“As we continue to face this unprecedented health challenge, the ethical use of SDOH data improves healthcare and community organizations’ ability to provide the right interventions," said Jen Covich Bordenick, CEO of eHI. “We were pleased to join with LexisNexis Risk Solutions to highlight how organizations have stepped up to meet the needs of communities who are most impacted by the ongoing COVID-19 pandemic. We hope this report provides insights on how to provide whole-person healthcare.
In December of 2016, the 21st Century Cures Act was signed into law, and in March 2020, the Office of the National Coordinator for Health Information Technology (ONC) released its 21st Century Cures Final Rule (“Final Rule”) in order to implement key provisions of the law. This Final Rule was set to go into effect on June 30, 2020. However, due to the coronavirus pandemic (COVID-19), the health care industry shifted focus and resources to caring for patients impacted by the virus.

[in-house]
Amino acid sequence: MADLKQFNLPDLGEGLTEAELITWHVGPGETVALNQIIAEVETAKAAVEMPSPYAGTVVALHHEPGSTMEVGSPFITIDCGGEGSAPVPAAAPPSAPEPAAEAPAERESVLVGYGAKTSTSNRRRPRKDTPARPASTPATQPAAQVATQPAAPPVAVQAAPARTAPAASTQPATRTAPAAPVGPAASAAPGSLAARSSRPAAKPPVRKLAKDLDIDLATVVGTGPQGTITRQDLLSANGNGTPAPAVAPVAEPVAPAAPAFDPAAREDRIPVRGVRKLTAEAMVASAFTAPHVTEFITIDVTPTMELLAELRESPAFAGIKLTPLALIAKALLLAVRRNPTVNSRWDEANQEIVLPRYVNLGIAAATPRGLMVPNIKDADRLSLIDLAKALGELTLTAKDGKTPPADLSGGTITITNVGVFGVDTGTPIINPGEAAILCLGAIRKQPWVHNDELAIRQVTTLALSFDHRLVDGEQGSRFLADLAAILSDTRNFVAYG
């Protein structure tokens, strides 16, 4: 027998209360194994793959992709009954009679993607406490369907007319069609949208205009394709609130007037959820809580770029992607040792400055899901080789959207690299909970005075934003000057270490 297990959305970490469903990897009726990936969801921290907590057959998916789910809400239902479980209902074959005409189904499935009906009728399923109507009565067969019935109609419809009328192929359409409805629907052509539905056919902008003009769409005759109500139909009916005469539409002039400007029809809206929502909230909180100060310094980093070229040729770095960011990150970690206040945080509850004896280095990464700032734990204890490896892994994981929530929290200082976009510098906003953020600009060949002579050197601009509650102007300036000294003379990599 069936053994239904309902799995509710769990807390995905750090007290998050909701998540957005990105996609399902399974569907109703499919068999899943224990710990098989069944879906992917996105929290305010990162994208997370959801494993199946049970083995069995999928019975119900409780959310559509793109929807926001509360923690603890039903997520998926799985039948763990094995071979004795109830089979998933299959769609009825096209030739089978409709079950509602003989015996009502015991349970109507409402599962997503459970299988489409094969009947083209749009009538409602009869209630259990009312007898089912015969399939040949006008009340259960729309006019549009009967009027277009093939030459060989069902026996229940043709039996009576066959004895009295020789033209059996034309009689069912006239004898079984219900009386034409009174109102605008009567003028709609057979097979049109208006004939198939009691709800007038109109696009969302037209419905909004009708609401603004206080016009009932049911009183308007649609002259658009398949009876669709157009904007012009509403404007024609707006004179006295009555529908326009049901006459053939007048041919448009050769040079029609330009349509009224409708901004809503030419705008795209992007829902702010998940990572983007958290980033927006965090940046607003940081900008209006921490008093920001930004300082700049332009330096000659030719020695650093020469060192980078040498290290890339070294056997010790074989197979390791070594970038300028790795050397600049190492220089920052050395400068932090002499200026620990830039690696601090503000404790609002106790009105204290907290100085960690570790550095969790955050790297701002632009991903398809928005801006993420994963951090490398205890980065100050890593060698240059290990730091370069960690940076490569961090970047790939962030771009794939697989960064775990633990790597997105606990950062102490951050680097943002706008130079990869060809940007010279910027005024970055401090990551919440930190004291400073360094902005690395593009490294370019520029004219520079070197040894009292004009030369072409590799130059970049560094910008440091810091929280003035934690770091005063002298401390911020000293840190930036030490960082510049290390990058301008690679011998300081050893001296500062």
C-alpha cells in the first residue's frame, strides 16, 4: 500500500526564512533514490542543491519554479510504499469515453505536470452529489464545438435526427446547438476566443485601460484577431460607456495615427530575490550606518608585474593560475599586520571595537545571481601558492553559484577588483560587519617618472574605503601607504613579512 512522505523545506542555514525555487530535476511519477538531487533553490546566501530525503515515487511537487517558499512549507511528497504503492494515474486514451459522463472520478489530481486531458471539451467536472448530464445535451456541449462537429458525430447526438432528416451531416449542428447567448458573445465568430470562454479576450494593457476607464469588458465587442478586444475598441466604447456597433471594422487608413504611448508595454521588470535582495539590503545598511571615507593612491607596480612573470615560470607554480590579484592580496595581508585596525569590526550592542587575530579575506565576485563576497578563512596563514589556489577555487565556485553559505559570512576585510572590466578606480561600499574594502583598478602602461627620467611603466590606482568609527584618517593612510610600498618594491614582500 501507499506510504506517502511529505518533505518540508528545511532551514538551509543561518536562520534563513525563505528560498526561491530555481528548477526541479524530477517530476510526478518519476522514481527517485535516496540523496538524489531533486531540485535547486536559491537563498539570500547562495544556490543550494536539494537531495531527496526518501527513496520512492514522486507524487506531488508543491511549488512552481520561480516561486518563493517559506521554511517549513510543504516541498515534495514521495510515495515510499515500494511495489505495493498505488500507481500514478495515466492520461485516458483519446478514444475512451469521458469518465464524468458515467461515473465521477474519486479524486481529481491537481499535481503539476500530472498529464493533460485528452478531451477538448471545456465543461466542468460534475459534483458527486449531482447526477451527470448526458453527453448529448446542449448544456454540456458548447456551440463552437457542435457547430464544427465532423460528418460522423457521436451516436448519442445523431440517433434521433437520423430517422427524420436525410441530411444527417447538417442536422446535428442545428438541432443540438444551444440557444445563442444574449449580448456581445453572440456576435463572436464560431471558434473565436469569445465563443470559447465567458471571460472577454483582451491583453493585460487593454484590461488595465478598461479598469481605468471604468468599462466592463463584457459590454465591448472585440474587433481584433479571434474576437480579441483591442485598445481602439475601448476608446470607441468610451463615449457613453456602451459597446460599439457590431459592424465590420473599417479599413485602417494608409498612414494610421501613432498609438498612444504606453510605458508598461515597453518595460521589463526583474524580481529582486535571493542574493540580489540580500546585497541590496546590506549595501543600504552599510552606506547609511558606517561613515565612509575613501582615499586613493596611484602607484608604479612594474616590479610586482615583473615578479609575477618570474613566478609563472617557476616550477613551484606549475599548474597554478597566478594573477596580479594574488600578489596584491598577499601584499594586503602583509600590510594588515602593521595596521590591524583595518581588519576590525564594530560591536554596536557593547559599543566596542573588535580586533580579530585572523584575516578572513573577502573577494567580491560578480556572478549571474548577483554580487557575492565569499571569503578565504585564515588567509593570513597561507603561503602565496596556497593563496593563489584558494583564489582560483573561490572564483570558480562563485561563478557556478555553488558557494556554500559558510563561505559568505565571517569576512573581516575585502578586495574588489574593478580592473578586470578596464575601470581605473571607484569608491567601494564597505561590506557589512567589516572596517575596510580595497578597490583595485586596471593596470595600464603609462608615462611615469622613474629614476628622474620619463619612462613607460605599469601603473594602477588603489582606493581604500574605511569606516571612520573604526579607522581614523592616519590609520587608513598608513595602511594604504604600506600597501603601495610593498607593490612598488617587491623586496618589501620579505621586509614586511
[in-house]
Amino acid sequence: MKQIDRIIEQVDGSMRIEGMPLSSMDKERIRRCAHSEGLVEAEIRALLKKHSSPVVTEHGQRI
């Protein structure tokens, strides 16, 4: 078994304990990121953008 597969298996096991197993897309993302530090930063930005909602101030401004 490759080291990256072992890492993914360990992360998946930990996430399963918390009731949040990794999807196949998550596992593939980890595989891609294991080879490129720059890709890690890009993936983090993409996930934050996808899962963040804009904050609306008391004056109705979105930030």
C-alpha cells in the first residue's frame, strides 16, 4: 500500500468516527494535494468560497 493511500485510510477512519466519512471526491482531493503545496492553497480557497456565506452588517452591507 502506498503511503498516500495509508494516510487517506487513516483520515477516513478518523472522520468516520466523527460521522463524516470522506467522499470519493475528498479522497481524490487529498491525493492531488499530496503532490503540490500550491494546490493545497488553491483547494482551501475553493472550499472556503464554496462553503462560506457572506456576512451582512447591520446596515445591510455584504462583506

Although ONC previously announced a delay of many compliance deadlines to November 2, 2020, many of the key actors did not feel ready or prepared to comply due to COVID-19. The purpose of this Interim Final Rule (IFC) letter is to outline the newly delayed compliance dates. This will allow actors to continue focusing primarily on combating COVID-19, without the added pressure of meeting strict compliance rules. The flexibility of these dates aims to strike a balance between relieving pressure on actors and care providers, while also working to establish greater interoperability to enhance patient care in a timely manner.
Download the full summary below.
eHealth Initiative Releases Survey on ONC and CMS Final Rules
Survey Provides Insights on Industry Readiness to Comply with Regulations